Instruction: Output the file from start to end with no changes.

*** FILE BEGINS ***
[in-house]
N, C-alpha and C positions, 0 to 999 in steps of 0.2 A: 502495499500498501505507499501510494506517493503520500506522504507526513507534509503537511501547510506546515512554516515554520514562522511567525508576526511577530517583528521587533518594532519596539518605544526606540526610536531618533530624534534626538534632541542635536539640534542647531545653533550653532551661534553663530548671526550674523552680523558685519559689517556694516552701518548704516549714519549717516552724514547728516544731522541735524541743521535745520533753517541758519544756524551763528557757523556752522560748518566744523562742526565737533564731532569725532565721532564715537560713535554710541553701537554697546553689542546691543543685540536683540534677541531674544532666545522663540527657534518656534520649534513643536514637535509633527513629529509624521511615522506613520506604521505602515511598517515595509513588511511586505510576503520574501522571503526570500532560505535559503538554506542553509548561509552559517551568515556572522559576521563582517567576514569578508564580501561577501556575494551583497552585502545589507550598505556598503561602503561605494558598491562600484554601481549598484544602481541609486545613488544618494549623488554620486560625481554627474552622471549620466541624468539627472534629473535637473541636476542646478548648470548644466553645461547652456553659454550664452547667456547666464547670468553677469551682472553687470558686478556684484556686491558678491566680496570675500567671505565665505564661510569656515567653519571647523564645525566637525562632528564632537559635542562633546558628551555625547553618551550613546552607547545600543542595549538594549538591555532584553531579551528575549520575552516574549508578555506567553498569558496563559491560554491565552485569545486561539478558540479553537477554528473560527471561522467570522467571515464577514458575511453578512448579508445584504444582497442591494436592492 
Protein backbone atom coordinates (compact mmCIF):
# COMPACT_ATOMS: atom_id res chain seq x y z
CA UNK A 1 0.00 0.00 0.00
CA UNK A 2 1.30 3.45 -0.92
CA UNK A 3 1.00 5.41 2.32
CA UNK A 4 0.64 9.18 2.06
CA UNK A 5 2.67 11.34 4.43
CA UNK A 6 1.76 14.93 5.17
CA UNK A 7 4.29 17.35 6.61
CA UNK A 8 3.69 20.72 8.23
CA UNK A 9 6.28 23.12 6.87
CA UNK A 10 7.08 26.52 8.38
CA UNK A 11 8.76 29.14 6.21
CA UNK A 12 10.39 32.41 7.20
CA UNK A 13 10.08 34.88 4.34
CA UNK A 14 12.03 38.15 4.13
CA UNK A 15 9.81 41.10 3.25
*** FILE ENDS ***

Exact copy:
[in-house]
N, C-alpha and C positions, 0 to 999 in steps of 0.2 A: 502495499500498501505507499501510494506517493503520500506522504507526513507534509503537511501547510506546515512554516515554520514562522511567525508576526511577530517583528521587533518594532519596539518605544526606540526610536531618533530624534534626538534632541542635536539640534542647531545653533550653532551661534553663530548671526550674523552680523558685519559689517556694516552701518548704516549714519549717516552724514547728516544731522541735524541743521535745520533753517541758519544756524551763528557757523556752522560748518566744523562742526565737533564731532569725532565721532564715537560713535554710541553701537554697546553689542546691543543685540536683540534677541531674544532666545522663540527657534518656534520649534513643536514637535509633527513629529509624521511615522506613520506604521505602515511598517515595509513588511511586505510576503520574501522571503526570500532560505535559503538554506542553509548561509552559517551568515556572522559576521563582517567576514569578508564580501561577501556575494551583497552585502545589507550598505556598503561602503561605494558598491562600484554601481549598484544602481541609486545613488544618494549623488554620486560625481554627474552622471549620466541624468539627472534629473535637473541636476542646478548648470548644466553645461547652456553659454550664452547667456547666464547670468553677469551682472553687470558686478556684484556686491558678491566680496570675500567671505565665505564661510569656515567653519571647523564645525566637525562632528564632537559635542562633546558628551555625547553618551550613546552607547545600543542595549538594549538591555532584553531579551528575549520575552516574549508578555506567553498569558496563559491560554491565552485569545486561539478558540479553537477554528473560527471561522467570522467571515464577514458575511453578512448579508445584504444582497442591494436592492 
Protein backbone atom coordinates (compact mmCIF):
# COMPACT_ATOMS: atom_id res chain seq x y z
CA UNK A 1 0.00 0.00 0.00
CA UNK A 2 1.30 3.45 -0.92
CA UNK A 3 1.00 5.41 2.32
CA UNK A 4 0.64 9.18 2.06
CA UNK A 5 2.67 11.34 4.43
CA UNK A 6 1.76 14.93 5.17
CA UNK A 7 4.29 17.35 6.61
CA UNK A 8 3.69 20.72 8.23
CA UNK A 9 6.28 23.12 6.87
CA UNK A 10 7.08 26.52 8.38
CA UNK A 11 8.76 29.14 6.21
CA UNK A 12 10.39 32.41 7.20
CA UNK A 13 10.08 34.88 4.34
CA UNK A 14 12.03 38.15 4.13
CA UNK A 15 9.81 41.10 3.25